HDD, Hybrid Drive, SSD – What Do I Choose?

Thanks to a range of new technologies, computers today come with a variety of different devices for storing your data. The three main storage devices today are Hard Drives (commonly referred to as HDDs), Hybrid Drives (also referred to as Fusion Drives or SSHDs), and Solid State Drives (commonly called SSDs, sometimes referred to as Flash Storage). We offer computers with all of these technologies depending on what the system is designed to do. This guide can explain the differences between and advantages of each technology.

The Basics

All computer data is stored as 0s and 1s. Everything from your pictures and music to the operating system and programs are stored in this form. Every type of storage stores data in the same way. As storage is by far the slowest part of a computer, it can hold back the computer’s much faster Processor and RAM if it cannot get the data it needs fast enough. Computers can have more than one drive in them, meaning you can combine the benefits of multiple technologies to suit your needs.

Table showing differences between 3 different types of storage devices

Brief summary of differences

Hard Drives

Hard drives are the oldest of the three technologies and are based on spinning disks with a head that sits microns above, that reads and writes the data magnetically. The disks spin incredibly quickly – between 5,400 and 7,200 times a minute!

Picture of internals of a laptop hard drive

Licensed under Creative Commons. Source: Wikipedia

The main advantage of a hard drive is that it’s cheap to store a large amount of data – a good 2TB hard drive usually goes for around £99, whereas a 2TB SSD from a large online retailer is £499 at the time this article was written. It is the most economical way to store a large amount of data. Hard Drives in desktops are also significantly faster than those in laptops, as their larger size allows them to spin faster.

Hard drives have several disadvantages, the main ones being performance and reliability. Given that they are moving parts, Hard Drives have a finite lifespan before they will fail. We usually consider 7 years to be a good ballpark figure of the age you can expect a hard drive to last, but this is influenced by many factors; a few will unfortunately fail sooner, whilst many will last considerably longer. You can find a good report on hard drive reliability from a large online storage company called Backblaze here. As they have to spin, hard drives are considerably slower than other technologies – whilst a computer with a Solid State Drive can boot Windows in around 10 seconds, that same computer with a Hard Drive can easily take 40-50 seconds.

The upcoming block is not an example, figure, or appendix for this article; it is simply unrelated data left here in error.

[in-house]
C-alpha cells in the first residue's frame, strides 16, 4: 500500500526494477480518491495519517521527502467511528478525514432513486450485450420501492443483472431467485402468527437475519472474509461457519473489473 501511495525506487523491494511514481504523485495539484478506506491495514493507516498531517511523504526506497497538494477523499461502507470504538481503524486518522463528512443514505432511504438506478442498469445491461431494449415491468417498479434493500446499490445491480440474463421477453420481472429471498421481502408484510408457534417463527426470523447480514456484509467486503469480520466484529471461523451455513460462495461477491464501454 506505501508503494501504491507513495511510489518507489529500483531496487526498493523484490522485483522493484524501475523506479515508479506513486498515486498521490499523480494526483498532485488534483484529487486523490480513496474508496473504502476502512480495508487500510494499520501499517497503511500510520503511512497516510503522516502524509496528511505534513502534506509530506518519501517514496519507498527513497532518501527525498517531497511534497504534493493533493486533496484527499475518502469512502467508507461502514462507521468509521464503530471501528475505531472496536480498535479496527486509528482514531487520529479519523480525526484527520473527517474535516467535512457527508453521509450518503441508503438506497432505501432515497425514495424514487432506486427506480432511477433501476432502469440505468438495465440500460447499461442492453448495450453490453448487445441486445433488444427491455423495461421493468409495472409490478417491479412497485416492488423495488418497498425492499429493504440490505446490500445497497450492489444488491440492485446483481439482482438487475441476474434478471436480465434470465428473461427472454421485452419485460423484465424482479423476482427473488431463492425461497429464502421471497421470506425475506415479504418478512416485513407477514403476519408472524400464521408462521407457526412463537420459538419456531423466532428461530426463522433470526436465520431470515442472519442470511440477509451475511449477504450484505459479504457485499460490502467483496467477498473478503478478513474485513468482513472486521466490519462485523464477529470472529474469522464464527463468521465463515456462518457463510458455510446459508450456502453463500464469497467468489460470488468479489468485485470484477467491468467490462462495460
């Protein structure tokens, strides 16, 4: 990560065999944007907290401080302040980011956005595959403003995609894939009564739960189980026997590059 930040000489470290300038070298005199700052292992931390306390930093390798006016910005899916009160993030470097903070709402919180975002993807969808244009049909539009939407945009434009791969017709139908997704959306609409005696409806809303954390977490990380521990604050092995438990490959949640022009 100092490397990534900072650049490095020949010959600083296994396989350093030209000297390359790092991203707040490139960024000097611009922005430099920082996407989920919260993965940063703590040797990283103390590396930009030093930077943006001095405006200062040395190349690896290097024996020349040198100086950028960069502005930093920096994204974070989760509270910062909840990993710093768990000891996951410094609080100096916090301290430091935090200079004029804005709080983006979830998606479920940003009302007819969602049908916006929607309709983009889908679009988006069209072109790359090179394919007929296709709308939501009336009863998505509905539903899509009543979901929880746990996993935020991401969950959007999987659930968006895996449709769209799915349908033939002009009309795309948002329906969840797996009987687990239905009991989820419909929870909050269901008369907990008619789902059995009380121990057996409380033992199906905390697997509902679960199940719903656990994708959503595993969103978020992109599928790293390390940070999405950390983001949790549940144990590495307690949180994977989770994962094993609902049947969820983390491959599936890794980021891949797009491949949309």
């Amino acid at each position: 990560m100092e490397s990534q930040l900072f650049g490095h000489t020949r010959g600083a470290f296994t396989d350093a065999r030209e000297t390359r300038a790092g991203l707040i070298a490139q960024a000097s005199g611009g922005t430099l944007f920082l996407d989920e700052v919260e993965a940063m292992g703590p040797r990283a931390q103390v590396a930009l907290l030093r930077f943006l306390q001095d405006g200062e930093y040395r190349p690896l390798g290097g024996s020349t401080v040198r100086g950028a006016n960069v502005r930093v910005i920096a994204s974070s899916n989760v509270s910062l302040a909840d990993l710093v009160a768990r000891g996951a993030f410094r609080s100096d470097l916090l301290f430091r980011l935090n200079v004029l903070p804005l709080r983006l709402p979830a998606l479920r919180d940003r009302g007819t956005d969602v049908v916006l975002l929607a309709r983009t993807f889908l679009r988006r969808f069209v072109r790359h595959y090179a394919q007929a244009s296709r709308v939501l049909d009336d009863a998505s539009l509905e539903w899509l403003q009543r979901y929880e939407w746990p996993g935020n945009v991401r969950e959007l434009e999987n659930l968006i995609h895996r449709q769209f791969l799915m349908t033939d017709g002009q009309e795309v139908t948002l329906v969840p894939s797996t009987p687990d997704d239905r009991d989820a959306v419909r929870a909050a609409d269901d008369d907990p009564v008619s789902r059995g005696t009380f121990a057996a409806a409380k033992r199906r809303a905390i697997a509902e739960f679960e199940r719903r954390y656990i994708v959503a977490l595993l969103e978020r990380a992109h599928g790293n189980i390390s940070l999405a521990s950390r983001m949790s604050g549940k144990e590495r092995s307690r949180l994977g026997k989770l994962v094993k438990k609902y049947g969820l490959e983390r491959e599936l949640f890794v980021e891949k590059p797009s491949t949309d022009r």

Hard Drives also use more power than some other technologies (important for Laptops where every minute of battery life is important) and generate noise. They do have a couple of other advantages that may not be immediately obvious; should the worst happen to a hard drive it is much easier to recover the data from it than from a Solid State Drive. Hard drives are also available in capacities up to 6-8TB; SSDs will overtake that (Samsung just announced a 16TB one) but it may well be a while before large SSDs are anything resembling affordable.

Solid State Drives

Solid State Drives use chips, not dissimilar to the RAM chips that are already in your computer, to store files. The main difference is that RAM loses your data when it is powered off, whereas SSD chips keep your data even when there is no power.

Given that they have no moving parts, SSDs are much faster and more reliable than their Hard Drive counterparts. SSDs are one of the best upgrades that can be made to a new or existing computer, as they make a system so much more responsive. Windows will load in around 10 seconds and your programs will snap open instantly. Solid State Drives also benefit from using less power, generating less heat, and being completely silent. Given that there is no moving parts, SSDs are also much more resistant to the knocks and movement that laptops typically experience than conventional hard drives are.

Intel SSD with interior visible

Under the skin of an SSD

As stated previously, SSDs do cost more than Hard Drives. What can be done is that a system has a smaller SSD in it for Windows and Apps to be installed and a large secondary hard drive where your documents, pictures, and downloads are saved – giving you the best of both worlds.

Still unconvinced about an SSD? This video below by an independent YouTube channel shows the boot time of the same laptop with a Hard Drive and an SSD:

Hybrid Drives

Internal view of an SSHD

Inside an SSHD

SSHDs combine a conventional hard drive with 8GB of fast Flash Storage, that appears to the computer as just one hard drive. Clever algorithms determine the most important files and move them onto the SSD  automatically to make your system work as fast as possible.

Hybrid Drives allow us to make systems, such as our Everyday Computing PC, even more responsive whilst keeping them affordable machines. Hybrid Drives are a good way of increasing performance the responsiveness of a system. Do bear in mind that as they use moving parts, they do not have any of the other advantages of an SSD such as low noise or increased reliability.